Isabel Wilkerson, The Warmth of Other Suns: The Epic Story of America’s Great Migration
(note; I write on this blog about business topics, business books – and a few other subjects. I also teach Speech. This article refers to a section of what some call the greatest speech delivered in the United States in the 20th Century).
Today is Martin Luther King Day. I have read his words, watched him on video, read biographies. He was a remarkable man – a remarkable leader.
In this year, on this day, maybe it would be good to remember his clarion call for non-violence.
He had reason to demand change. He was the Pastor of the church where Rosa Parks was a member. Her “crime” was technically a crime, but a crime based on an unjust law. Dr. King would later write:
I would be the first to advocate obeying just laws. One has not only a legal but a moral responsibility to obey just laws. Conversely, one has a moral responsibility to disobey unjust laws. I would agree with St. Augustine that an unjust law is no law at all. (Letter from a Birmingham Jail – read the full text of the letter here).
And he knew that to gain freedom, to gain equality and justice, he had to “demand it.”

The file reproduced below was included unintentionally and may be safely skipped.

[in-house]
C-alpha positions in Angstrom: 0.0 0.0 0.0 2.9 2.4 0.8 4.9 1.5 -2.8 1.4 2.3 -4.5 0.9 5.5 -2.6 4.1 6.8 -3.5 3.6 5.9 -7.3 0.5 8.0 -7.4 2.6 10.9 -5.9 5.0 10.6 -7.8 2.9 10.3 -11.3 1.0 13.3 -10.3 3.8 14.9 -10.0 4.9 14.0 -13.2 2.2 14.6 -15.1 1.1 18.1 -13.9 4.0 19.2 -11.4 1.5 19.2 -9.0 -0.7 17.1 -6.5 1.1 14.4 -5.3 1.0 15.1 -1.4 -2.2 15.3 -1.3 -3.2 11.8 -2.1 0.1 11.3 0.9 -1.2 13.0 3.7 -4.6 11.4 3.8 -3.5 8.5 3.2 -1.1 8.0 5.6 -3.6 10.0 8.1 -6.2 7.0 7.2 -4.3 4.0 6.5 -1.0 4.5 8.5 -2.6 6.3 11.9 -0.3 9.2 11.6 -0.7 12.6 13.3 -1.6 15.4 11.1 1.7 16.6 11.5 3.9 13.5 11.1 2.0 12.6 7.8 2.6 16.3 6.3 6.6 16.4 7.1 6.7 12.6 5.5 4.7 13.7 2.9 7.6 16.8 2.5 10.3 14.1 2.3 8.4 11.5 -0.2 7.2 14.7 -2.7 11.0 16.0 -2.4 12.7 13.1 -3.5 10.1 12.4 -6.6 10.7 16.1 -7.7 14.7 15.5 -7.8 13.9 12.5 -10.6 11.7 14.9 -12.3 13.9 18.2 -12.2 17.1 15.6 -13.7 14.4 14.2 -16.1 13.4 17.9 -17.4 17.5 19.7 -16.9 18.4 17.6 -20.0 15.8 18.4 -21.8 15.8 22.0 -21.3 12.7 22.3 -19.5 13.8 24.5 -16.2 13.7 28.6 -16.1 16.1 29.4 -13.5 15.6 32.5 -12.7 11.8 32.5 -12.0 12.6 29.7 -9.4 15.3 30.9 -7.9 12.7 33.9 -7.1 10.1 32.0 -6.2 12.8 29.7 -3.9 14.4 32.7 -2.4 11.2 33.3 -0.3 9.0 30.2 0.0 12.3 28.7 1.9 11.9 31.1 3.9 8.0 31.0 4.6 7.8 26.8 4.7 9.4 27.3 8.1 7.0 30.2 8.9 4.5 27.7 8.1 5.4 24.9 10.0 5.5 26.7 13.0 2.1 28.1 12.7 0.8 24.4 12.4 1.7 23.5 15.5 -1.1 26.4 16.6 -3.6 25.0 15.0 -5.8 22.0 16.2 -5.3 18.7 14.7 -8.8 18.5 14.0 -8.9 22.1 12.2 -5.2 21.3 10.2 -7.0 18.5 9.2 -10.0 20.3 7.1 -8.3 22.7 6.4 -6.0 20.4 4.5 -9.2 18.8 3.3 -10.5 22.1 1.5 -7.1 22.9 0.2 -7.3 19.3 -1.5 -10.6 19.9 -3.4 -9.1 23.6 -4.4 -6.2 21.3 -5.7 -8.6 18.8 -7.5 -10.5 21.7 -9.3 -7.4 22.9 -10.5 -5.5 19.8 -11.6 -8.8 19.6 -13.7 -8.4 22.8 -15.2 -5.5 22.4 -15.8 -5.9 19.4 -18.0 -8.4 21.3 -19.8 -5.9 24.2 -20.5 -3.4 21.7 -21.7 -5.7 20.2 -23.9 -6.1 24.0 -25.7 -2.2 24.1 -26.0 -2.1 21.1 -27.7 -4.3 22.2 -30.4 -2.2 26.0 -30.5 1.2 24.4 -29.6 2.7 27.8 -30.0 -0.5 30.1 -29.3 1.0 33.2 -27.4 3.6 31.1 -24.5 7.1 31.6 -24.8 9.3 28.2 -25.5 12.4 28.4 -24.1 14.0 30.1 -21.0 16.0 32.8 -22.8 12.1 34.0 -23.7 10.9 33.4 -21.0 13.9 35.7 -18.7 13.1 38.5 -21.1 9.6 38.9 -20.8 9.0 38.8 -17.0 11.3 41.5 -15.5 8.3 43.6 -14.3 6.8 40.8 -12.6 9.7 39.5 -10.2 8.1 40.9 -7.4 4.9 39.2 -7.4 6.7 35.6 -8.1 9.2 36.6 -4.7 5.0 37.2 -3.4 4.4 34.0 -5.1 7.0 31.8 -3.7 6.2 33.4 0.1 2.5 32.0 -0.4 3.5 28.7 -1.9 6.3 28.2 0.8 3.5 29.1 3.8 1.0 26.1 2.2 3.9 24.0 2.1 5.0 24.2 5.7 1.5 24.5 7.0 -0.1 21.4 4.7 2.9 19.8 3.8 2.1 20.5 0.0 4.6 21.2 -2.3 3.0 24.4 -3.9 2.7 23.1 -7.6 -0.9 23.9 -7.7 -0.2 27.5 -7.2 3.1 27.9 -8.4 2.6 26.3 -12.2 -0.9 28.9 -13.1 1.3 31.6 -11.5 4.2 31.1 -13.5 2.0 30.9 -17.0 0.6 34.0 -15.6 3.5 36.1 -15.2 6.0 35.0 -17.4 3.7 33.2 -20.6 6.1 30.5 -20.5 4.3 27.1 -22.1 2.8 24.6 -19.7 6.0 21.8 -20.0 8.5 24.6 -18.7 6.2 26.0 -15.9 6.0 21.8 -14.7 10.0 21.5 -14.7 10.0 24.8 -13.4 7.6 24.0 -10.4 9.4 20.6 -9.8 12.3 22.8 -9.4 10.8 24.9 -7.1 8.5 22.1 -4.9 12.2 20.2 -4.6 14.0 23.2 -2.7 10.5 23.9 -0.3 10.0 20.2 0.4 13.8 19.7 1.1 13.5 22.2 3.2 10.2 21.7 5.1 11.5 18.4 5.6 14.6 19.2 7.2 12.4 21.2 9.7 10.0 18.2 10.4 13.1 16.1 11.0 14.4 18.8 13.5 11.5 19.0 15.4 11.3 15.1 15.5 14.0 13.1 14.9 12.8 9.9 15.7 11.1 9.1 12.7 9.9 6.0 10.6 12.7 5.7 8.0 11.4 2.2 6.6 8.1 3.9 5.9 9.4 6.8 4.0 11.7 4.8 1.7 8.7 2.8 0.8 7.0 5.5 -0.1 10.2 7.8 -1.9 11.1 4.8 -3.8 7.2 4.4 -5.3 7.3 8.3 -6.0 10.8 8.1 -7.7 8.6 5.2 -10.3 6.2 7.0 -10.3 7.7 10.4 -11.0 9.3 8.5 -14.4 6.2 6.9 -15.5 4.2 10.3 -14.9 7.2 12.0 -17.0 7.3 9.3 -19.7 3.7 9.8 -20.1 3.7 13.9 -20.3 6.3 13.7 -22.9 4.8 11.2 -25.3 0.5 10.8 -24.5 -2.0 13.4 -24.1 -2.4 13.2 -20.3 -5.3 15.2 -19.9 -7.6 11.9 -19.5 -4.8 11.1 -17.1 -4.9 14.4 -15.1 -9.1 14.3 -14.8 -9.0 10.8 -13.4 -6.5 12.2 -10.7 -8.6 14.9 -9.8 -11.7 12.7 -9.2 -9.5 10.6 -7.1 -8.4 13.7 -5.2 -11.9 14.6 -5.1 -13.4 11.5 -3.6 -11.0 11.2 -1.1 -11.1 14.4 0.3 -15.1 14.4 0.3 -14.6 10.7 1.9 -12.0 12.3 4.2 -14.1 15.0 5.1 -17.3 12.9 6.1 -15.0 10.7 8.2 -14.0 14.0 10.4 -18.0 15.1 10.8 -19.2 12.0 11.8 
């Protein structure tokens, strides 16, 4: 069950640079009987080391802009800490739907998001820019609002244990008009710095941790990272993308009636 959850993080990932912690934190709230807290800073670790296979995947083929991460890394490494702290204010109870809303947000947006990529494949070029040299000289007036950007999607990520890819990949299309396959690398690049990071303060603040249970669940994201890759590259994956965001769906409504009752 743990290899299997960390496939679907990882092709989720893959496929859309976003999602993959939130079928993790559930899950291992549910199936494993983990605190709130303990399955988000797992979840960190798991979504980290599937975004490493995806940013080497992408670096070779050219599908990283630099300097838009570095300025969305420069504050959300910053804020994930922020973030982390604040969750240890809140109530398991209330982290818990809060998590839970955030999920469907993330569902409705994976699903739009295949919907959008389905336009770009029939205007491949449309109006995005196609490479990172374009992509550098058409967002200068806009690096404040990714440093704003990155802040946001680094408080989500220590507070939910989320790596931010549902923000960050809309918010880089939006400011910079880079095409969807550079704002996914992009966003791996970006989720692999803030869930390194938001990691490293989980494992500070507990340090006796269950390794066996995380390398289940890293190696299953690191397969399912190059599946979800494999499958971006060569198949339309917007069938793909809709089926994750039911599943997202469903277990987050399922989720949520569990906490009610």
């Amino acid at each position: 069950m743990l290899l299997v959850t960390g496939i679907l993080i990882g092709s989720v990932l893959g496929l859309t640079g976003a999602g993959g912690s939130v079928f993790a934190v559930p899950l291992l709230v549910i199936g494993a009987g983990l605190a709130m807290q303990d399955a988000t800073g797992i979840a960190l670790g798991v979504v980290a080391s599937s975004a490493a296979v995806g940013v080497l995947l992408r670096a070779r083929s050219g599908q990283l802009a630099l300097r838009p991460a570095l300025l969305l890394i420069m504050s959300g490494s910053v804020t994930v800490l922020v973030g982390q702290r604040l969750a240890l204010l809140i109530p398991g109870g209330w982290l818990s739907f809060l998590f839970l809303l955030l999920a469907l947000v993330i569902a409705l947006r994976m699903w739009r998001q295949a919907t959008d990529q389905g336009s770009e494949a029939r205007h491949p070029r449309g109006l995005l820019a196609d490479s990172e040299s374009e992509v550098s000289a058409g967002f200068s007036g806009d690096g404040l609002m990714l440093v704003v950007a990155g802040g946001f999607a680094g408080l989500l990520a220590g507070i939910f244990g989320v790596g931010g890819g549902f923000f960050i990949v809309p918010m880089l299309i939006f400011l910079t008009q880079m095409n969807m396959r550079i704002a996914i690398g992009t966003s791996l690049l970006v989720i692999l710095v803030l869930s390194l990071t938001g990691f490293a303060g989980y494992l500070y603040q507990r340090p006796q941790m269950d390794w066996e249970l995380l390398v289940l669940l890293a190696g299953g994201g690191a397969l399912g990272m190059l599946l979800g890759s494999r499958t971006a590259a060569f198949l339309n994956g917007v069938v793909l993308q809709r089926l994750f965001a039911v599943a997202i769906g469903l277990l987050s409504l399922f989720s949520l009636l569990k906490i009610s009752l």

We know through painful experience that freedom is never voluntarily given by the oppressor, it must be demanded by the oppressed. (Again, from the Letter from Birmingham Jail).
But, how to demand it? This is where Dr. King’s greatness is seen. He believed in demanding it/taking it without violence. His friends had been beaten. Some had been killed. (many, over the decades). Freedom Riders had had their heads bashed in. (Here’s one example: just read the Wikipedia article about Congressman John Lewis, regarding his early activist years. For a gripping photograph of John Lewis, with bandages on the back of his head after being beaten by the KKK, in 1961, go to this Slate.com Magnum Photos slide show — look at picture #6. The photo is from a press conference, and the future Congressman Lewis is seated next to Dr. King).